Is the explosion in demand for User Experience experts a trend or a bubble?

It's definitely a trend but it CAN become a bubble. I'll explain.

Over the past five years I've seen UX go from an isolated discipline to a field where UX talent is in high-demand. The primary reason this happened is because applying UX processes has shown to be successful. Researching and understanding customer needs and then creating useful and usable solutions that respond to these needs (that are also desirable by said customers) has worked.

When decision makers at companies see something is working in other companies, many of them decide they want "some of that." Some companies are more serious about integrating UX into their processes than others, but all who "try out" UX provide another opportunity for a successful case study that keeps the "ball rolling."

Where UX can be a bubble is if UX becomes too homogenized and too academic. When I say "homogenized" I'm referring to the discipline becoming flooded with what I call "casual" UX professionals. I've seen a lo of former business analysts and copywriters get into the domain and, while many of them are passionate about experience design, quite a few entered the profession in order to, well, continue to stay employed. In this economy that is nothing to criticize, but as the field expands we have to be concerned that many of these casual UX folk bring with them only a surface level understanding and can very easily make all of us look bad.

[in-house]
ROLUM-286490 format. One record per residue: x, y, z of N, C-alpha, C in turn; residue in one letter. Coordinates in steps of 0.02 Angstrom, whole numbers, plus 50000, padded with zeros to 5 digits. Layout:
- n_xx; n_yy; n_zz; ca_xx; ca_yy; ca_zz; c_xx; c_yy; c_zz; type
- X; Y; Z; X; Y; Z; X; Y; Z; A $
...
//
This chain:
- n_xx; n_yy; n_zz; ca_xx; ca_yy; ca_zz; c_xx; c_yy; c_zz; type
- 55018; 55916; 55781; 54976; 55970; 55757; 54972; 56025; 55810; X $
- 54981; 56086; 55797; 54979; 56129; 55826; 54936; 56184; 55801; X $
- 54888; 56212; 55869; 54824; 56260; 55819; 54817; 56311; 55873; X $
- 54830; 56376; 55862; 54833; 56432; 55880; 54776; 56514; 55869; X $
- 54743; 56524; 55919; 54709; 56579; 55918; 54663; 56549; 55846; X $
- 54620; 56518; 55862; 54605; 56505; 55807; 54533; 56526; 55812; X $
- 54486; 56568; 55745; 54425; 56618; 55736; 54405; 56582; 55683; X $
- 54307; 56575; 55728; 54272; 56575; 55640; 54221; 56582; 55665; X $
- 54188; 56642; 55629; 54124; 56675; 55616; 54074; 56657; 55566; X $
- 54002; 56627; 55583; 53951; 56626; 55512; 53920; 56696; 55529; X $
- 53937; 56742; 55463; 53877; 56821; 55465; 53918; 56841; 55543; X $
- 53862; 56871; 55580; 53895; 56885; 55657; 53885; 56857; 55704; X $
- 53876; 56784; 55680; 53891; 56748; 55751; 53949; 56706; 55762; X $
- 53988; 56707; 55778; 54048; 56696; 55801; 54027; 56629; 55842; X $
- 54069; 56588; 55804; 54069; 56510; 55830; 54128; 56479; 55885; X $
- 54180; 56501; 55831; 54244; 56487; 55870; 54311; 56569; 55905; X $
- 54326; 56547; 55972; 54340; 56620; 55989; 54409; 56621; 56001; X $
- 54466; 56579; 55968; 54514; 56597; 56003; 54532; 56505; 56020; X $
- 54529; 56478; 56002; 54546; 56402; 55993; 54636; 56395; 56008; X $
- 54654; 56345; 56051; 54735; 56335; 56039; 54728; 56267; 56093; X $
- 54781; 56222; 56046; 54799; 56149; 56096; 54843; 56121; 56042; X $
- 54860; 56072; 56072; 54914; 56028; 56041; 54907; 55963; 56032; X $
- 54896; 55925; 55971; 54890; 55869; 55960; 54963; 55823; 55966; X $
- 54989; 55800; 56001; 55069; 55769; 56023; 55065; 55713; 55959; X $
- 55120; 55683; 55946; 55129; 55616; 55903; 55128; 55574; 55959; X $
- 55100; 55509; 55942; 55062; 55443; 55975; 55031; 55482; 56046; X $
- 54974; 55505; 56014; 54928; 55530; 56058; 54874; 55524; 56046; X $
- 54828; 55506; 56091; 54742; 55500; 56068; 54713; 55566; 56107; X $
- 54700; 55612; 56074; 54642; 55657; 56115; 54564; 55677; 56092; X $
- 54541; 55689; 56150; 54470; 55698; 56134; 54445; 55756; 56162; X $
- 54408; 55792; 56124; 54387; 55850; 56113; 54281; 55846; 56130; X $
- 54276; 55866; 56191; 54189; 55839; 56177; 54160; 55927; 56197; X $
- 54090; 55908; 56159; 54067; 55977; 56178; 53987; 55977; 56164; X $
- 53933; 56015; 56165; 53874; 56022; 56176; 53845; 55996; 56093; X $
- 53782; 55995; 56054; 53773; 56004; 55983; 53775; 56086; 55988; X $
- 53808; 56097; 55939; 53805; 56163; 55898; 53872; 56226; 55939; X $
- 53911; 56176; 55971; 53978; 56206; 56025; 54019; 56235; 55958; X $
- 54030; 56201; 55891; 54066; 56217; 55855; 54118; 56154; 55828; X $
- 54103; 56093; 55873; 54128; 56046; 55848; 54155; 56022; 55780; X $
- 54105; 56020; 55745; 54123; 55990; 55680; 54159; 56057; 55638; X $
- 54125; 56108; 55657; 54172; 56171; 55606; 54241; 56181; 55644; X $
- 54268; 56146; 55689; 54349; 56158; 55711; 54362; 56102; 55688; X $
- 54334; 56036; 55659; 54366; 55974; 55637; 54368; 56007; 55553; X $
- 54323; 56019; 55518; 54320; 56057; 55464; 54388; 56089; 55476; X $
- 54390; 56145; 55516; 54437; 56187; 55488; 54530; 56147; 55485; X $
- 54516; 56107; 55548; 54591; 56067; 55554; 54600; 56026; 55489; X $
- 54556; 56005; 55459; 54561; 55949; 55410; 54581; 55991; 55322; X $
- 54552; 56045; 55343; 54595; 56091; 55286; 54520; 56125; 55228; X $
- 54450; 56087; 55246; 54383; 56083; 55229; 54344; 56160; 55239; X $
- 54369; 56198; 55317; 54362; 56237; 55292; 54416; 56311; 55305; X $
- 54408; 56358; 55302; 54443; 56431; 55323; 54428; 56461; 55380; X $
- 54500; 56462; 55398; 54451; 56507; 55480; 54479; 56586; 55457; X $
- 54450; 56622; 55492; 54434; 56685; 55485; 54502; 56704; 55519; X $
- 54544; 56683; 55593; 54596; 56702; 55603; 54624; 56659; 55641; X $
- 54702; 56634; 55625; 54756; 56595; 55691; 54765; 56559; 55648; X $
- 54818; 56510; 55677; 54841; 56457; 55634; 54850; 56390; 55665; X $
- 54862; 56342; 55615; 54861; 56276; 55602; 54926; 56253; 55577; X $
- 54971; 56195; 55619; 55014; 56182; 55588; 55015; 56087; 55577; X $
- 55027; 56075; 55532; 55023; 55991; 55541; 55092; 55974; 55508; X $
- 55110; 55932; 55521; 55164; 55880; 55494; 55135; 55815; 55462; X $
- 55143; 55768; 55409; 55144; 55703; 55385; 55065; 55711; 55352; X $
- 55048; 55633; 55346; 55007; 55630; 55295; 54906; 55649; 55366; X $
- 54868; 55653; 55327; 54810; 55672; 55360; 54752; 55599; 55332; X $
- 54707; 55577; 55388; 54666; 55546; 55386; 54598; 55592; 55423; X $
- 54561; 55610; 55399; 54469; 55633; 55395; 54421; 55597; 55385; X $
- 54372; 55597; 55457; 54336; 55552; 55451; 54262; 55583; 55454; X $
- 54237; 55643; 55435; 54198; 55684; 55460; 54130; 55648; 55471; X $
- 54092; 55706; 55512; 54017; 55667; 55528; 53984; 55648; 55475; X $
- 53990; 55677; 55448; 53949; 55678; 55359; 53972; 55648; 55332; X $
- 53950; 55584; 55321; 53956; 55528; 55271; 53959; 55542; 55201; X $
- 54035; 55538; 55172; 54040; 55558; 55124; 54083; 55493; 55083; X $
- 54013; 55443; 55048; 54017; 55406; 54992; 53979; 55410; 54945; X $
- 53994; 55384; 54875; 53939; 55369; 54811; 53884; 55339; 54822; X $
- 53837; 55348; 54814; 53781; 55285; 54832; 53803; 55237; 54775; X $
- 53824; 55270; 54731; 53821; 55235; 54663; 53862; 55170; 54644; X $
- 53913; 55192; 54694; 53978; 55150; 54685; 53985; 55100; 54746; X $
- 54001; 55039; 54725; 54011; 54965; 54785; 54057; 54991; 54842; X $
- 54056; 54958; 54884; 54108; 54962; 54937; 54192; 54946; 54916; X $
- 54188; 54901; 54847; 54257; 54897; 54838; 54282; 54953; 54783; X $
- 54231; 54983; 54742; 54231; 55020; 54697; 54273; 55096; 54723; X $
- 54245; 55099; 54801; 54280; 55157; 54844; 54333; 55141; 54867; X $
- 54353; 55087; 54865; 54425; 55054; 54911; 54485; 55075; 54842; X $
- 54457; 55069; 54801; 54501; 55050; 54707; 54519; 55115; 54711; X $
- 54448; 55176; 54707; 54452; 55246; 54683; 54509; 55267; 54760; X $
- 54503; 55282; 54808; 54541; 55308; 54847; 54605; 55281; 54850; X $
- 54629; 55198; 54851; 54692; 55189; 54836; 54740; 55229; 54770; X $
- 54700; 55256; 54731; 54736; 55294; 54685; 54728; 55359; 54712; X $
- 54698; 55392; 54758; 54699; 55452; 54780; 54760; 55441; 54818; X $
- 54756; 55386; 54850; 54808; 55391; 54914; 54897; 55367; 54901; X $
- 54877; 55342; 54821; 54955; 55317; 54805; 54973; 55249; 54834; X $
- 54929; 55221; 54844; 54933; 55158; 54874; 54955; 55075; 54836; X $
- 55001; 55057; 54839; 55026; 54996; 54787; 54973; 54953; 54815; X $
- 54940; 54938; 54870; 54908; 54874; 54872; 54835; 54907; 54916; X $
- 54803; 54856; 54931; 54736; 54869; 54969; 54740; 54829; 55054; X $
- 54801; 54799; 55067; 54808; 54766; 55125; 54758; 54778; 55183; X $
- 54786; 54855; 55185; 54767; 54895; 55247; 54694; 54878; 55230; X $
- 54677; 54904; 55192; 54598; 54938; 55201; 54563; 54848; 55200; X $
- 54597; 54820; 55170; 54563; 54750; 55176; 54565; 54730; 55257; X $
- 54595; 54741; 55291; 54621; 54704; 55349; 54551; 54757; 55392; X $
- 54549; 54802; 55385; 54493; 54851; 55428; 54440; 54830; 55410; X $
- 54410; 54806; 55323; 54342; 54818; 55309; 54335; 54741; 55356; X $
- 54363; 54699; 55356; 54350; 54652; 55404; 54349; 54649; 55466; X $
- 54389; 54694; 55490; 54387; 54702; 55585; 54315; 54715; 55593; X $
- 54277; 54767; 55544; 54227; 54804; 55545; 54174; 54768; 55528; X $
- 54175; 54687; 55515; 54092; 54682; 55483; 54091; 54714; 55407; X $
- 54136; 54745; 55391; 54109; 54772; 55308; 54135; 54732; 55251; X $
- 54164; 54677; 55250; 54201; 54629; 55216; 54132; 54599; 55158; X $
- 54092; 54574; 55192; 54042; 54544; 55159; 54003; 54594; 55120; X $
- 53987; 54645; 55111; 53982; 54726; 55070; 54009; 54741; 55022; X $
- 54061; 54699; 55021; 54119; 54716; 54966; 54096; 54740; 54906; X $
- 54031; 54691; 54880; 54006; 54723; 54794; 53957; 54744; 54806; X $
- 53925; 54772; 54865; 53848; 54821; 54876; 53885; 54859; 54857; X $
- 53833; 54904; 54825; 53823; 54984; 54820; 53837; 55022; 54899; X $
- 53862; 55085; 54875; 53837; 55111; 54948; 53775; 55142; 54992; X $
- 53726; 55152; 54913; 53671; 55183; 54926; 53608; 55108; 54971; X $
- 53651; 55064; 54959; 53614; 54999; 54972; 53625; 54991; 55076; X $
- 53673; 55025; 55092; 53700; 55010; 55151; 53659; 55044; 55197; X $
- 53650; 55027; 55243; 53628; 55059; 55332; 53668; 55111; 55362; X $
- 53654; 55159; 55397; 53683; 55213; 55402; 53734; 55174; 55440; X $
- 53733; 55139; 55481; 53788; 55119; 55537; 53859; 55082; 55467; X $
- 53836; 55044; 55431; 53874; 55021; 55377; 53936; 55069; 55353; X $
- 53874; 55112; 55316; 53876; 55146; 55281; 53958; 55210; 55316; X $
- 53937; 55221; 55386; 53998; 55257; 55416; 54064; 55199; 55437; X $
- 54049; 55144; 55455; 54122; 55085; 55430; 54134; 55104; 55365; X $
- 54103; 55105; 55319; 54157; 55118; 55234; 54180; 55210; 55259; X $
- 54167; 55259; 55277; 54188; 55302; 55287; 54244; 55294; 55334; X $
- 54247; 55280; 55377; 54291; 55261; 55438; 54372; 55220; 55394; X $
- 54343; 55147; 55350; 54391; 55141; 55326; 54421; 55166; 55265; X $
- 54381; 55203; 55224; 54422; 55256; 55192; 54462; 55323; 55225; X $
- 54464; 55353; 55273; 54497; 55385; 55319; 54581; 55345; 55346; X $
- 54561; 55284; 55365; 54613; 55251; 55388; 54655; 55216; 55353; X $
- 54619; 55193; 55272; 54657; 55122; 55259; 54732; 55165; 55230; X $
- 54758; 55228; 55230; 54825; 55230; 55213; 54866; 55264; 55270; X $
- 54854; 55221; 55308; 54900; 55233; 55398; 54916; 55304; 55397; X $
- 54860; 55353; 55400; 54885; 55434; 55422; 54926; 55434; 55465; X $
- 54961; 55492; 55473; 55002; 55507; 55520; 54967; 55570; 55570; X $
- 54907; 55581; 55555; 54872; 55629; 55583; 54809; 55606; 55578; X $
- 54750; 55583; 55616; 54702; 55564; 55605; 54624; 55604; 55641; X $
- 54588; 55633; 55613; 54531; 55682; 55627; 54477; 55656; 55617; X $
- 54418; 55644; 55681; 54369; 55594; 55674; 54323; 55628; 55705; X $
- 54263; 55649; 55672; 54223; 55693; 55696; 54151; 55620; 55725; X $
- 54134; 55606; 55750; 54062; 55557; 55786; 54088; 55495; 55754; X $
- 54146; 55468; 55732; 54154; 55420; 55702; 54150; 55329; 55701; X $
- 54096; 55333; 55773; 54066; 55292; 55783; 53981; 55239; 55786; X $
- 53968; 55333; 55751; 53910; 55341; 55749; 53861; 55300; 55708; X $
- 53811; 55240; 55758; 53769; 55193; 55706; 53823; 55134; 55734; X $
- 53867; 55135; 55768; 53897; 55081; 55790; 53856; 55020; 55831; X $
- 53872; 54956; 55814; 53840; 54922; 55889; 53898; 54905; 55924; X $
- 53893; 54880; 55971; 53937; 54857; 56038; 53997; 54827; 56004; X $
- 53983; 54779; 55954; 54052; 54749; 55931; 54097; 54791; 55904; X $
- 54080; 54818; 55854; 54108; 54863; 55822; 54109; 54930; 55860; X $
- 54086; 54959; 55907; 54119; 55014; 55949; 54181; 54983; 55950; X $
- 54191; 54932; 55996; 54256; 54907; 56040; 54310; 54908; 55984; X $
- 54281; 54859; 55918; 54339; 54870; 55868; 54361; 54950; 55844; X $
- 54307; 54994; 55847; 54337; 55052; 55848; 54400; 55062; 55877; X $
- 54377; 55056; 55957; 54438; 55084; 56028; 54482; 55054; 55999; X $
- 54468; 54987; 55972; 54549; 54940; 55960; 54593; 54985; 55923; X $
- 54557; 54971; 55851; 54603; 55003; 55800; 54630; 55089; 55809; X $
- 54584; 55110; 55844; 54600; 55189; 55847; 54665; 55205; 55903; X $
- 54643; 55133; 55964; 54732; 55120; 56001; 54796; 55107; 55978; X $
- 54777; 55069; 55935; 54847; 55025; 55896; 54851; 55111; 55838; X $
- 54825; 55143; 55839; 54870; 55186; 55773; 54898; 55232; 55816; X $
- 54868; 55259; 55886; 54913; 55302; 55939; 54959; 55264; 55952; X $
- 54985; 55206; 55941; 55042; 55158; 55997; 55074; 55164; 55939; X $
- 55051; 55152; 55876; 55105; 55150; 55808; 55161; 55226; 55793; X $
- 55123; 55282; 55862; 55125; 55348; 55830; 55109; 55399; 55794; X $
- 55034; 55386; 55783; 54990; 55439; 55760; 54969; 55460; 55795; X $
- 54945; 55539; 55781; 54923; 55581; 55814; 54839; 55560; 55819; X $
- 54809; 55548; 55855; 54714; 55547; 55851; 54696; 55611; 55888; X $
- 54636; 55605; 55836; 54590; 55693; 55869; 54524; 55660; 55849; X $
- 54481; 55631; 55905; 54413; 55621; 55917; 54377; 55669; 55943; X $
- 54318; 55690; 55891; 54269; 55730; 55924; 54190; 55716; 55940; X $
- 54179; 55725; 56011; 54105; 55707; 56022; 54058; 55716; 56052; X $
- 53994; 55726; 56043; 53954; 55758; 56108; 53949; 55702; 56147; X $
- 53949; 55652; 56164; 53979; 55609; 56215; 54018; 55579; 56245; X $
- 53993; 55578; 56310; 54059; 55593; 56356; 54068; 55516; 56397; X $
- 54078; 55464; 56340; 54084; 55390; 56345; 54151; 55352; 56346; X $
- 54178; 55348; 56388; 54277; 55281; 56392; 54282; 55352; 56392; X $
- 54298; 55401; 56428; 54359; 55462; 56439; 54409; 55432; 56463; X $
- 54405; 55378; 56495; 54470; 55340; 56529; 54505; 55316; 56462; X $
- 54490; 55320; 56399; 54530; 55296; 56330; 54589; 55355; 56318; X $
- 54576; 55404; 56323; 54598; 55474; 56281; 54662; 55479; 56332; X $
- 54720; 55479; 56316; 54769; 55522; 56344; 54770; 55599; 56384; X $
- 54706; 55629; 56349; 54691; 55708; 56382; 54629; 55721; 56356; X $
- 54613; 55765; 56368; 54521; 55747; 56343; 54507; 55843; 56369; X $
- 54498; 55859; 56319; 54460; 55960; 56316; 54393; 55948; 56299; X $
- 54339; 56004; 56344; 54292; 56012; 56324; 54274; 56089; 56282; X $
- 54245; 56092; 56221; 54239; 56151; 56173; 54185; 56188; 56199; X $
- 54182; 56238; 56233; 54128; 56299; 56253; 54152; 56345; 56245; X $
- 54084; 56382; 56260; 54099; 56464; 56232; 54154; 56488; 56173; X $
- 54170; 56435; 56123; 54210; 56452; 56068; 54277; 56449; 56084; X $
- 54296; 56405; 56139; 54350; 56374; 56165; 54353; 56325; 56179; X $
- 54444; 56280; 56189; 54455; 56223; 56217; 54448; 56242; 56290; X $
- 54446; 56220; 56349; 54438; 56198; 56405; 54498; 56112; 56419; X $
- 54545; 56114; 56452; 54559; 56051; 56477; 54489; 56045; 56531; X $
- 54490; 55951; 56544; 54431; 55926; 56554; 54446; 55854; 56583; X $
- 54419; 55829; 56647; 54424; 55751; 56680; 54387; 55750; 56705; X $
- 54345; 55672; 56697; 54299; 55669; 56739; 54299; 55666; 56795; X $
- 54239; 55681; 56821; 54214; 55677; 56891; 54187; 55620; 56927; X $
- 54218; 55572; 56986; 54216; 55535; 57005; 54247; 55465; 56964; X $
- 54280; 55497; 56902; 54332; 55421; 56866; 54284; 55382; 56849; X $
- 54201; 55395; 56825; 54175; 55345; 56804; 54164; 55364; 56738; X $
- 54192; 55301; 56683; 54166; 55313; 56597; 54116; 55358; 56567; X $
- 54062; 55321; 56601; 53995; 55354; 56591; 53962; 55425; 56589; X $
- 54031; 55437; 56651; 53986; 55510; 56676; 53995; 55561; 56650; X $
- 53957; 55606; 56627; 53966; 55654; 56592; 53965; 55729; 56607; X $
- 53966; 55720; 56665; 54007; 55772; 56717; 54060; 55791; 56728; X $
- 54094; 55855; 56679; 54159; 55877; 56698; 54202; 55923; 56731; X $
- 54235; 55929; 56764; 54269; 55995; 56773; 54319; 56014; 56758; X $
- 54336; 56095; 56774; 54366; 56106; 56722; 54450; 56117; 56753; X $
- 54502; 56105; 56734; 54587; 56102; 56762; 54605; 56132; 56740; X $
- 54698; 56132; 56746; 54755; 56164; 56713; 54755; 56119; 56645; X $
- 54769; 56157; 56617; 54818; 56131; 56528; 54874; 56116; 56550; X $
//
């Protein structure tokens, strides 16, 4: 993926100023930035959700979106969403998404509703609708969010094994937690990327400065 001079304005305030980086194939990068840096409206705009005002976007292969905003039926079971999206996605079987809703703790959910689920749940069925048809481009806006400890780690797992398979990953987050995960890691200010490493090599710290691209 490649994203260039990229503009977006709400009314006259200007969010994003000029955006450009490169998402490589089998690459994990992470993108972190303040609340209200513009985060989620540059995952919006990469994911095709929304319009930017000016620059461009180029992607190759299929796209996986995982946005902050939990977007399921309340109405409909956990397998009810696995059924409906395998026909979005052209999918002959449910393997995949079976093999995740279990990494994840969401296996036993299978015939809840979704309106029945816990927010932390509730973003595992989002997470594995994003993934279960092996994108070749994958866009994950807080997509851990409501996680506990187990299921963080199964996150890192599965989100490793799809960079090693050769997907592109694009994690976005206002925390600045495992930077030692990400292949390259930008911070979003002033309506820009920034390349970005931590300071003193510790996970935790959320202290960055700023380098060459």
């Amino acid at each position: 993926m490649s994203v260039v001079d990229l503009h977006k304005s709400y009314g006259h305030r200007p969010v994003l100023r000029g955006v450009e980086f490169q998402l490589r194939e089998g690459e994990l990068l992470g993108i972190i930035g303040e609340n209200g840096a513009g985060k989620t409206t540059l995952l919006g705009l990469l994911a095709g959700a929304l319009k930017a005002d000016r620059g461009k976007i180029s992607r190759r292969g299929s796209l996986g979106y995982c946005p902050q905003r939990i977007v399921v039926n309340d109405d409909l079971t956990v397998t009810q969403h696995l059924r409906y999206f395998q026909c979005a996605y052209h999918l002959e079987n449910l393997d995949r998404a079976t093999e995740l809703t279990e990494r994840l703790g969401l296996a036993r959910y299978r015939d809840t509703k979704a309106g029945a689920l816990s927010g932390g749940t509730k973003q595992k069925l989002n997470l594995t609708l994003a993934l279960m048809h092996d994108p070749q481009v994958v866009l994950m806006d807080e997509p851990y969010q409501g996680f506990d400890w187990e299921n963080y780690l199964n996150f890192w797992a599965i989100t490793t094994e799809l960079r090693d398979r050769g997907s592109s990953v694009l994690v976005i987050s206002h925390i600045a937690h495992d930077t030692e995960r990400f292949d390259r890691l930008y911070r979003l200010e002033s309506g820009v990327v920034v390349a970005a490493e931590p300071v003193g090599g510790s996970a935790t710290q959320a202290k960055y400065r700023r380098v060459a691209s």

You may think a good solution to this is professional certifications and training – I disagree, because of my second concern: UX coming off as an academic exercise rather than a vital value-added process for businesses. Too many of my colleagues are steeped in academia, and one said to me the other day "if I had my way I'd be doing ethnographic research forever!" In a booming economy companies can afford more R&D… In the current economy companies are far more budget-conscious and results-focused.

If UX professionals do not focus on providing solutions that meet business needs and understand that they will have to "show ROI" and instead spend most of their time doing "blue sky" exercises… Then that potential bubble?

Ask not for whom the bubble pops, it pops for thee.

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